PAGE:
T. Mitchell Hastings
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Theodore Mitchell Hastings Jr. was the eccentric engineering genius who sparked up WBCN-FM’s transmitter on April 24, 1958, becoming owner and President of what was, originally, a classical music radio station. After World War II, the Harvard graduate became fascinated with the commercial possibilities of the largely untouched FM radio band. He invented an FM radio for the car and an early pocket FM transistor radio before jumping into the world of radio station ownership himself. He formed the General Broadcasting Corporation, later to be known as Concert Network Inc. Hastings acquired, then changed the call letters to: WNCN New York City; WHCN Hartford; WXCN Providence; WRCN on Long Island and WBCN Boston.
T. Mitchell Hastings possessed personality quirks that often challenged those around him. “[He] was a whack job, and I don’t mean that meanly; but he was just a very strange guy,” WBCN Program Director, Sam Kopper, revealed. Hastings and his wife Margot were regular acquaintances of clairvoyant Edgar Cayce and sat with the famous seer to gain glimpses into the future. Some of these predictions formed the basis of Hastings’ shaky business decisions. Eventually, a financial crisis at Concert Network forced the owner to sell off his radio properties until only WBCN remained. After the famous March 1968 radio experiment ushered the counterculture in at the station, Hastings remained general manager and owner.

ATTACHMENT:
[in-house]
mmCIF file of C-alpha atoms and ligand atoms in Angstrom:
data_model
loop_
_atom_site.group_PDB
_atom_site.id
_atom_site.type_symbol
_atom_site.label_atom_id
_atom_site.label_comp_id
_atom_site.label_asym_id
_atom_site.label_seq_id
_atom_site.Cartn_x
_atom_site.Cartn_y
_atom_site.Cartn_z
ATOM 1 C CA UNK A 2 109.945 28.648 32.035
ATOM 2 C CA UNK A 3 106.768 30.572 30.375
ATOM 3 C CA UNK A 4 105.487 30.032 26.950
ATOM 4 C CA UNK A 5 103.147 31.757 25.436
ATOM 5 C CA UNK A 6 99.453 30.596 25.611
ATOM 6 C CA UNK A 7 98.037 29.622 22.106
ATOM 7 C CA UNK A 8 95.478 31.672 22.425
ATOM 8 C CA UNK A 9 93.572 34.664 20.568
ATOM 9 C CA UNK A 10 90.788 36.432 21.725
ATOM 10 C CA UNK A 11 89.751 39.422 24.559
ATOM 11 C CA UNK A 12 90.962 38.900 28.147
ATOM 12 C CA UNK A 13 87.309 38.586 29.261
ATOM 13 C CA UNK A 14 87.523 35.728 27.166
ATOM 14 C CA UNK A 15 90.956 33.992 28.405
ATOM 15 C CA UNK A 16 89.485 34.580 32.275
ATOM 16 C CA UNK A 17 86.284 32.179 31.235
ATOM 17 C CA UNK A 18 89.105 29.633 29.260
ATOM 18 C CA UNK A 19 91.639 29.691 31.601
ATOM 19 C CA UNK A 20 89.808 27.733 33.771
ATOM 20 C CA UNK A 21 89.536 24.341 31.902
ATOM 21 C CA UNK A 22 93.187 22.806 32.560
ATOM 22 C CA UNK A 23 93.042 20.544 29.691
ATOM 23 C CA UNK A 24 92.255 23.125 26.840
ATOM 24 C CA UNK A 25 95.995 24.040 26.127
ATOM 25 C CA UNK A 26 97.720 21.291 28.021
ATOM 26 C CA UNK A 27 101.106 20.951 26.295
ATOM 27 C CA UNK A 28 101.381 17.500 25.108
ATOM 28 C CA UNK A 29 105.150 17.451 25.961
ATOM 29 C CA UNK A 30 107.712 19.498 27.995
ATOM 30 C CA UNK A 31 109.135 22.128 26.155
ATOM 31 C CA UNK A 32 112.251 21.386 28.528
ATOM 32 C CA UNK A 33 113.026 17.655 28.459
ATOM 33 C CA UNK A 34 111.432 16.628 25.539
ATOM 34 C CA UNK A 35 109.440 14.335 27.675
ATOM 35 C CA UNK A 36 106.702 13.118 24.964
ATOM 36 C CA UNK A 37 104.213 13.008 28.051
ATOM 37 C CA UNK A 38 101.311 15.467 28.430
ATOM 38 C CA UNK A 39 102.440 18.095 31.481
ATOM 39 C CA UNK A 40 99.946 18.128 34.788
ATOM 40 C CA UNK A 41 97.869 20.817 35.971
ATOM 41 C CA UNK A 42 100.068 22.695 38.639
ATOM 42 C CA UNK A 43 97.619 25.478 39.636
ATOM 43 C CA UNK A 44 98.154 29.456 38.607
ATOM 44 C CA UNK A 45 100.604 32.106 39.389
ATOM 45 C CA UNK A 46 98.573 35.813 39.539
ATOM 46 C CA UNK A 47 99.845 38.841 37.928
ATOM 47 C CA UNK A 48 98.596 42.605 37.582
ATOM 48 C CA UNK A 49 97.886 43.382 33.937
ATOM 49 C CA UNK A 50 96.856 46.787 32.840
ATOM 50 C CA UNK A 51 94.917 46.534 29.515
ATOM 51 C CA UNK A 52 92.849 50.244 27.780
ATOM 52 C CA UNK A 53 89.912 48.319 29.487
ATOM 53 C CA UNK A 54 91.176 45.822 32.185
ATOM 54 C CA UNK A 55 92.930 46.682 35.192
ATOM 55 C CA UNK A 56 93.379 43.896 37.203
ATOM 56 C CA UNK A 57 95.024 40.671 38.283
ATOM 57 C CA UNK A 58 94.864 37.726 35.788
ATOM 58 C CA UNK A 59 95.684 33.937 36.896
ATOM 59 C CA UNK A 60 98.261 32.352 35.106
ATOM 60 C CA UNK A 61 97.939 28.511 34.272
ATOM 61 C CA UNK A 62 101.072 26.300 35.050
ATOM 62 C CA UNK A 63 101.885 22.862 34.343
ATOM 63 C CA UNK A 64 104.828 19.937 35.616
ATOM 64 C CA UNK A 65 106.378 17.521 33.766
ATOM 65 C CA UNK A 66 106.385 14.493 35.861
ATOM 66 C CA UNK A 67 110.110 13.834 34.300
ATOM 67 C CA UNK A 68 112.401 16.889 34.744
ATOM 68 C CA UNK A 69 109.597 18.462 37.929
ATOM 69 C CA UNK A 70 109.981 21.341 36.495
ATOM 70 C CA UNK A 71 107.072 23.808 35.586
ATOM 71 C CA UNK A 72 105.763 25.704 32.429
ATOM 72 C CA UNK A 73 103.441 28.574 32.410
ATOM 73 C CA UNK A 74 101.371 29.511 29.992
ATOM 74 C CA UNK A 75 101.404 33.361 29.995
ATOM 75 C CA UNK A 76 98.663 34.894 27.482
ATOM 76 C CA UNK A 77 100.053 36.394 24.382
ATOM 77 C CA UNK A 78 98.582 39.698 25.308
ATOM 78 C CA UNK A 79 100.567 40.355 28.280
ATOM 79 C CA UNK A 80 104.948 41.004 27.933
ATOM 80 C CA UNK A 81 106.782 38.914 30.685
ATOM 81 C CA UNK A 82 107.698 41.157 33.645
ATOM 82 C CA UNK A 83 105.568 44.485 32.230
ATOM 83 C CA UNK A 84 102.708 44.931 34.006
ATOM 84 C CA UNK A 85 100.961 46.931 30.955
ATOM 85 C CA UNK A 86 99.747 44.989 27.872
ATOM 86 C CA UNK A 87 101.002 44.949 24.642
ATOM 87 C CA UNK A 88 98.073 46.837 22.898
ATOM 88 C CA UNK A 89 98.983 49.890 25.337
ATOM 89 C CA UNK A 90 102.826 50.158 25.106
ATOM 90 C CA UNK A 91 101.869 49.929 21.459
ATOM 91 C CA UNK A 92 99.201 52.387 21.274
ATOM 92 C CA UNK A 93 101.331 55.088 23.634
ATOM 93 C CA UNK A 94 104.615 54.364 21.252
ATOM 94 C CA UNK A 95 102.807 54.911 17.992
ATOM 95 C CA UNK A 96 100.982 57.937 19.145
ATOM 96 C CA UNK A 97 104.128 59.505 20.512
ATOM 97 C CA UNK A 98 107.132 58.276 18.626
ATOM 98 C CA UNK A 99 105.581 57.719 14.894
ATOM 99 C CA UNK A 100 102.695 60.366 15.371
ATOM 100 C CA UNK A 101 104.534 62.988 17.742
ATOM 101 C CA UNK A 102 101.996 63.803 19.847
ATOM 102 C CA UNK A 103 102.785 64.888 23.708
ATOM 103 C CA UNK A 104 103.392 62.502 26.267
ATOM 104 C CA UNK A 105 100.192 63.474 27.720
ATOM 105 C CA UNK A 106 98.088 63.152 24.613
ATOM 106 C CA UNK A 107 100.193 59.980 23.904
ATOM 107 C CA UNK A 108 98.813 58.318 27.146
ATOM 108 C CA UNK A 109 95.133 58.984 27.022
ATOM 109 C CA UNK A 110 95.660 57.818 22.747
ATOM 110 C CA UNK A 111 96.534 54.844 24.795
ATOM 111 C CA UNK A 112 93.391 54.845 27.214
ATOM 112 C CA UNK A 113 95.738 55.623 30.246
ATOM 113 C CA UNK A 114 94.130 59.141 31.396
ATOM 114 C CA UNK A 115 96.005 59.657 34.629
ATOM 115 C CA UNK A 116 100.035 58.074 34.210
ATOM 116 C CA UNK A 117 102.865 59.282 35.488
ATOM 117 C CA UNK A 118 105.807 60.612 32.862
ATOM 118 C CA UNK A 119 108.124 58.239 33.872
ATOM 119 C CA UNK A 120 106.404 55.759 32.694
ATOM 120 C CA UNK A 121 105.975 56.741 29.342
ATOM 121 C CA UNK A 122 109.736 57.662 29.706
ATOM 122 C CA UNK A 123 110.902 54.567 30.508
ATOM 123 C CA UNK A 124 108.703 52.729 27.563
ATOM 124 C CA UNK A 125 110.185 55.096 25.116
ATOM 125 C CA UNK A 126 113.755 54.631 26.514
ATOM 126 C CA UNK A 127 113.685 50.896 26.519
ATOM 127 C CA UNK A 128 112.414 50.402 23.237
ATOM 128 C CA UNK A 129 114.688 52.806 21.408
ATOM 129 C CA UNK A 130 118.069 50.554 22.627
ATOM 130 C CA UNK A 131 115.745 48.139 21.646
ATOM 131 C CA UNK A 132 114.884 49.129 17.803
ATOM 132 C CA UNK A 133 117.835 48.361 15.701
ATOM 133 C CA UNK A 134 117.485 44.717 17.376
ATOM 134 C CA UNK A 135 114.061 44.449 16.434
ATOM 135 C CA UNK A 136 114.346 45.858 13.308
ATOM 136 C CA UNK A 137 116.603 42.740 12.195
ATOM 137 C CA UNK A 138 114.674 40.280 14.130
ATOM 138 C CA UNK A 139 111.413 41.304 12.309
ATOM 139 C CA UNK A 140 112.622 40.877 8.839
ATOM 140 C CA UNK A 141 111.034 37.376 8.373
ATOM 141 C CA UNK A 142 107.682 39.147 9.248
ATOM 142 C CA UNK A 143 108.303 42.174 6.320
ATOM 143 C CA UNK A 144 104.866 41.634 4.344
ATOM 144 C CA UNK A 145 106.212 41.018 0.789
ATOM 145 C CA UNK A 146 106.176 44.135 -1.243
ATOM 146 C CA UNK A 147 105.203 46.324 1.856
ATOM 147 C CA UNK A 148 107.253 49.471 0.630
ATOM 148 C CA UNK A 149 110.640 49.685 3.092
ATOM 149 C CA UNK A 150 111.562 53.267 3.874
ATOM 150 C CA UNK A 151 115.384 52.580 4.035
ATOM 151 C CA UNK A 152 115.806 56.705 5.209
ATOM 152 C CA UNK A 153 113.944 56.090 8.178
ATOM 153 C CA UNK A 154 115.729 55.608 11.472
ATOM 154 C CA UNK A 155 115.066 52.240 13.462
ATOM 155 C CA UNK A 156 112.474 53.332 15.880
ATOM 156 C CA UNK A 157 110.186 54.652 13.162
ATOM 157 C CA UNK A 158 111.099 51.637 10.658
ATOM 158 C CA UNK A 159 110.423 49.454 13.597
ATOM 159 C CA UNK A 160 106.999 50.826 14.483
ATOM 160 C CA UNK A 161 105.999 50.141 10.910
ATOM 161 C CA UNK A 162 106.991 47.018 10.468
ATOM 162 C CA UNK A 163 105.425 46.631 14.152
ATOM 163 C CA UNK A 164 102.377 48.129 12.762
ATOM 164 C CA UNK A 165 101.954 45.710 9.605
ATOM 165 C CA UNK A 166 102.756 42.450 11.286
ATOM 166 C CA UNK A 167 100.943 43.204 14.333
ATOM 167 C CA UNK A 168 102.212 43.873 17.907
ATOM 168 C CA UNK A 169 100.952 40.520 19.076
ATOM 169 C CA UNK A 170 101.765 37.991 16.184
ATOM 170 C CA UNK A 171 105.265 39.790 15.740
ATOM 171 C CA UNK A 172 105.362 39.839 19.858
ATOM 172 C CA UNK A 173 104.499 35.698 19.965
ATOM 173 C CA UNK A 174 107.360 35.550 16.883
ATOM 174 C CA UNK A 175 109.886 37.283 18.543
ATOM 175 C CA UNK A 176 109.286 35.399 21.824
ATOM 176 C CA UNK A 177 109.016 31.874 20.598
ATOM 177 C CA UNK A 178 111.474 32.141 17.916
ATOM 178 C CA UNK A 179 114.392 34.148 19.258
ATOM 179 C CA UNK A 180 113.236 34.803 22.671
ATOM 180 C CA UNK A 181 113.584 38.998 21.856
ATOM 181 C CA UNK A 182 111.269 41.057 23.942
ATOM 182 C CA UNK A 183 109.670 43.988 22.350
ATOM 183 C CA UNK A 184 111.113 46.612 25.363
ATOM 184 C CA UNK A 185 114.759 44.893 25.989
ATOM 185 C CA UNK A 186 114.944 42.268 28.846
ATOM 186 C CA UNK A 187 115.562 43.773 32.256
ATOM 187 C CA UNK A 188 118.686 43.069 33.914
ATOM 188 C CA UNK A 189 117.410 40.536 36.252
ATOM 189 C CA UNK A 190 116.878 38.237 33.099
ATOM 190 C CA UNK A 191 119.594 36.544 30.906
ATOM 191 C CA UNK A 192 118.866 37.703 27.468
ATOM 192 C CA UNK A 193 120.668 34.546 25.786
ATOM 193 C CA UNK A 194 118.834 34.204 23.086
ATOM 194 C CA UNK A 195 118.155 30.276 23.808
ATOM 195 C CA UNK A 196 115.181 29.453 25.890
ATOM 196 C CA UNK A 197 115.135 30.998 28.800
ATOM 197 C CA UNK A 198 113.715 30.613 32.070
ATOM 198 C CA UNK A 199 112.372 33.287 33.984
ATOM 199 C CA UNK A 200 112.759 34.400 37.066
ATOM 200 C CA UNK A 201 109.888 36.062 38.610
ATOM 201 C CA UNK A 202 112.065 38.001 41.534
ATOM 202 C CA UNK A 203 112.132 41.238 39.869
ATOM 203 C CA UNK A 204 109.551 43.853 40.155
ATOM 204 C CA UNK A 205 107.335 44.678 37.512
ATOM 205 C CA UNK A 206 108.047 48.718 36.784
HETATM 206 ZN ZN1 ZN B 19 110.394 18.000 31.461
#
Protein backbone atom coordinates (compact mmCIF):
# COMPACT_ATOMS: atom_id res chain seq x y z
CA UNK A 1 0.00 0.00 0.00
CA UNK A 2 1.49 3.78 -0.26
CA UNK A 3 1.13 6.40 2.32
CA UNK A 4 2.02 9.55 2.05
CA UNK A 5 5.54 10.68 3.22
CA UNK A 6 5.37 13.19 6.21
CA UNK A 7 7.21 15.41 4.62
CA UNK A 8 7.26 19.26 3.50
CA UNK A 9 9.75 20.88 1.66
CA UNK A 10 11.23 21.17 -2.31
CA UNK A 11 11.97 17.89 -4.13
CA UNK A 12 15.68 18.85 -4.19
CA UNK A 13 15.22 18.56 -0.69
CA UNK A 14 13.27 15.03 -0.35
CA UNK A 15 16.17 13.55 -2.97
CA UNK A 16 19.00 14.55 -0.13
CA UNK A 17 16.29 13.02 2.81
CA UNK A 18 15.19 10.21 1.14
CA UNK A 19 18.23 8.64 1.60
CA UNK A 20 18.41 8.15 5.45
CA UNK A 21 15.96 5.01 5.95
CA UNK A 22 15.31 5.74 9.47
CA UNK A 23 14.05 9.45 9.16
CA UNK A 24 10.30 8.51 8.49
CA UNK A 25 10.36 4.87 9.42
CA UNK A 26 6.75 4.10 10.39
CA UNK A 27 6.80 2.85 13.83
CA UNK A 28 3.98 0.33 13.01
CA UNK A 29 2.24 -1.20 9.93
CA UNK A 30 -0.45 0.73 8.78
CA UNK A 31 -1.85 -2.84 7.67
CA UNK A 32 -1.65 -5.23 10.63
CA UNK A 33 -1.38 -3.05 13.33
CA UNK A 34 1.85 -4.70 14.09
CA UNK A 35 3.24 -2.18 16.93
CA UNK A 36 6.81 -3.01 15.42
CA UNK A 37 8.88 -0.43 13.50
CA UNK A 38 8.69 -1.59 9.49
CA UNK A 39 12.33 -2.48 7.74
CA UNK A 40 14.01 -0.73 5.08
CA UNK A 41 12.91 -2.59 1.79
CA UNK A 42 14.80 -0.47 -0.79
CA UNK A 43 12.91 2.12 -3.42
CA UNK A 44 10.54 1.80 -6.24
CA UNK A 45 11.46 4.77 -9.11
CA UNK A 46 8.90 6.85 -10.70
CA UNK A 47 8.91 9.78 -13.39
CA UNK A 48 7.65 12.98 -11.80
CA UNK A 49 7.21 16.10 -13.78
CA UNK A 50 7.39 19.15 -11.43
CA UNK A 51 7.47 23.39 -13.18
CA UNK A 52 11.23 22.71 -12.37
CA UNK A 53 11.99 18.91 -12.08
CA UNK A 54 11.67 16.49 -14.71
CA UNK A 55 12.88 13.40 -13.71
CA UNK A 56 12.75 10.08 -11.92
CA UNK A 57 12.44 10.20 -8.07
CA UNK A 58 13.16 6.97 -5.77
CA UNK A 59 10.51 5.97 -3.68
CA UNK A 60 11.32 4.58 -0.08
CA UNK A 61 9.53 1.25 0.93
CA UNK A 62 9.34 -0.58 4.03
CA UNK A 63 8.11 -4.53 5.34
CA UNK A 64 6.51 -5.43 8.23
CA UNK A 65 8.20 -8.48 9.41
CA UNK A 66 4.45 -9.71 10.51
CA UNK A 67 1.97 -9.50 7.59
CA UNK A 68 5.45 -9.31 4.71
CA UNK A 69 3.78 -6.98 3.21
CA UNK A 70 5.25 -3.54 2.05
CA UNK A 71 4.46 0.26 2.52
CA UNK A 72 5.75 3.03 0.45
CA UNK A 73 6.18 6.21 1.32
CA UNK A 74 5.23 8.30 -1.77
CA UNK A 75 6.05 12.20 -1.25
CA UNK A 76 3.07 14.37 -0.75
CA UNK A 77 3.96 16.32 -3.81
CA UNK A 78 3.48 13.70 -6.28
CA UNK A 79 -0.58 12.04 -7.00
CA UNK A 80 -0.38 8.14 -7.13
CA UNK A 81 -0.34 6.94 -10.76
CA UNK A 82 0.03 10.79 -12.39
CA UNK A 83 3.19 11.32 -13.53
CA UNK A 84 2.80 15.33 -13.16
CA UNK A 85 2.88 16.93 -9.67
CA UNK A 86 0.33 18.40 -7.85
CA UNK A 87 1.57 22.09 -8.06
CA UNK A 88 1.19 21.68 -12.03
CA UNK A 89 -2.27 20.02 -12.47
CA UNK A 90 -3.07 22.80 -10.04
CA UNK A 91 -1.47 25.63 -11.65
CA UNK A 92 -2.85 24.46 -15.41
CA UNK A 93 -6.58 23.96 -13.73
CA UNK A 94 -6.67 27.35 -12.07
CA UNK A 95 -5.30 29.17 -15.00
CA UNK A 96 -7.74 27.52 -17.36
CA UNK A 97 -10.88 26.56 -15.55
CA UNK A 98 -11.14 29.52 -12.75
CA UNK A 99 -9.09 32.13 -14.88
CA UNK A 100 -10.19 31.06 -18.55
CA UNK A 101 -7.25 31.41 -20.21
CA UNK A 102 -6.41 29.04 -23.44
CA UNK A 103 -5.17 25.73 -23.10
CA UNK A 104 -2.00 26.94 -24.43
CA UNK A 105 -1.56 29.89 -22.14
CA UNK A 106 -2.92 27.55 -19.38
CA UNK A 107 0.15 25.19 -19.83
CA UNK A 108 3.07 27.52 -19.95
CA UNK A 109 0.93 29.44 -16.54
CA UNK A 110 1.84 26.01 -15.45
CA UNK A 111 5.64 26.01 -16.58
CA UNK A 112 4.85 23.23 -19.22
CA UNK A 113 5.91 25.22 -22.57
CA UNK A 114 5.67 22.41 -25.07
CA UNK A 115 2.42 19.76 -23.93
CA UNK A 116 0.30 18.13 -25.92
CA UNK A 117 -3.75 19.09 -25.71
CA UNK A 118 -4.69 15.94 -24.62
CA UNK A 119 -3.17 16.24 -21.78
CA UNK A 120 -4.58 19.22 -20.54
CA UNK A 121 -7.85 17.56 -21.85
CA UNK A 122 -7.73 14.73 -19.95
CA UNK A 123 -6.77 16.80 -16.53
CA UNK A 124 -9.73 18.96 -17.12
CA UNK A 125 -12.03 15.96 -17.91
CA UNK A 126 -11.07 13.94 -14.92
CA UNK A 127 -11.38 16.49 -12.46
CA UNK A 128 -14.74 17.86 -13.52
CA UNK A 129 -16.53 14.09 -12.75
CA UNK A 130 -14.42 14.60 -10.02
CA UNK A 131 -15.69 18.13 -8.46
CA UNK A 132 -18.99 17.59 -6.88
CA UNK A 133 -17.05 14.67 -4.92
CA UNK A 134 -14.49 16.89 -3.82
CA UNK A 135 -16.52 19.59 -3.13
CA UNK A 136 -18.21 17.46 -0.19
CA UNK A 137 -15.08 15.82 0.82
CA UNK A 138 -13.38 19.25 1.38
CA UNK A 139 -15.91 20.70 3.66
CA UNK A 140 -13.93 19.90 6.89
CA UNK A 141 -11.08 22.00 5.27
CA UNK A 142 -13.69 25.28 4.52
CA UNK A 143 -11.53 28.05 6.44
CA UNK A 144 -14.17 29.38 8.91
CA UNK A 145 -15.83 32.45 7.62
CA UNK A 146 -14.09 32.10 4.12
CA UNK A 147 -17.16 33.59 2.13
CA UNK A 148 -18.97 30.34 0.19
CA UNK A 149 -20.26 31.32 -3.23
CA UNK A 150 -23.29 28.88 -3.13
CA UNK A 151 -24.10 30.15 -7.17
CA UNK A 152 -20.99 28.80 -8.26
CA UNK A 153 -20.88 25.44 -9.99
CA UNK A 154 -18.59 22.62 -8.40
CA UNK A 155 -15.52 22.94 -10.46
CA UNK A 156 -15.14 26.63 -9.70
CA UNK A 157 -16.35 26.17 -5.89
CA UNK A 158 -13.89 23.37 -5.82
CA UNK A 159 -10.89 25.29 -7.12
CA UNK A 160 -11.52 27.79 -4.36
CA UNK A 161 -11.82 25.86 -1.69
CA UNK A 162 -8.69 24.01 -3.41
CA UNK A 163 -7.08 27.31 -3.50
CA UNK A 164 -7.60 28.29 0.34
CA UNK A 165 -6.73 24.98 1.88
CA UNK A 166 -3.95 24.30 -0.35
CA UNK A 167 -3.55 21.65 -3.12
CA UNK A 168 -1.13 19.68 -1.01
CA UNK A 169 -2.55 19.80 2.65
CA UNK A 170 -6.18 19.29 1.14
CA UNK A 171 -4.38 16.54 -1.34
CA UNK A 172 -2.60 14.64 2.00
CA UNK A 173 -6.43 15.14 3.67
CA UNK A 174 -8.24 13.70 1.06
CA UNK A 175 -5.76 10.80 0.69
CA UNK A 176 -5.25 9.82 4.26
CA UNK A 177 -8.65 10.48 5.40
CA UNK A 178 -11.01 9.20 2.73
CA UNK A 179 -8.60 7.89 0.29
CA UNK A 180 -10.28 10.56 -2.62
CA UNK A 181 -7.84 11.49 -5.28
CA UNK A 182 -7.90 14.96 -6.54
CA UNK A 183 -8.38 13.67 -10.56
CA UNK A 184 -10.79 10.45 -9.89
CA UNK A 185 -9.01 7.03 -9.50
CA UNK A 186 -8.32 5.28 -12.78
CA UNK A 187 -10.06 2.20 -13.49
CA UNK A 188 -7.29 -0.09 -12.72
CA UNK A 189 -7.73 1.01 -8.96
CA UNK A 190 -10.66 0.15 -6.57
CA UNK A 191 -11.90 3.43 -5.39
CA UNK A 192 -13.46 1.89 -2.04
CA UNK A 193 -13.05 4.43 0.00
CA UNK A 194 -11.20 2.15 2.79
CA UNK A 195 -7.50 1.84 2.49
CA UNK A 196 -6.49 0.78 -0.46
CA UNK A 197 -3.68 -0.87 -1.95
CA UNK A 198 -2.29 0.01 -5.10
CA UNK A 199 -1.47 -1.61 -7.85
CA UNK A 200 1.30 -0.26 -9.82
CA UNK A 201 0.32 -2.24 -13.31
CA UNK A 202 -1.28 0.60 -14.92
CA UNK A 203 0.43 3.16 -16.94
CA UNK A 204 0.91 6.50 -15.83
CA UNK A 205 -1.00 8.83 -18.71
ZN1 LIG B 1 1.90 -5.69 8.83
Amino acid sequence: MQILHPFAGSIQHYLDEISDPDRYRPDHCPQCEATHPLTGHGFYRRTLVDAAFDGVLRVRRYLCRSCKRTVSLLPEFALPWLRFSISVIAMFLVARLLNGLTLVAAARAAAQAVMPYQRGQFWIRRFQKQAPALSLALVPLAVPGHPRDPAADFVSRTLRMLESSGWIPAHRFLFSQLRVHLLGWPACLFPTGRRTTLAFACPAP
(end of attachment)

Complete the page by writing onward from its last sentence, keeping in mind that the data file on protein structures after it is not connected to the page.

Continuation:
After a brain operation, Hastings still proved to be as unpredictable as ever, moving WBCN to the top of the Prudential Tower in 1973 and designing state of the art studios with five layers of soundproof glass and springs to “float” the floors. He sold the station to Hemisphere Broadcasting in 1979, sparking the infamous WBCN Strike in February of that year. T. Mitchell Hastings passed away on September 27, 1994.
Published on February 20, 2014
(by Carter Alan)
Carter Alan is a former WBCN DJ now heard on WZLX-FM in Boston. He is the author of Radio Free Boston: The Rise and Fall of WBCN (University Press of New England, 2013), available here as well as from Amazon and Barnes & Noble.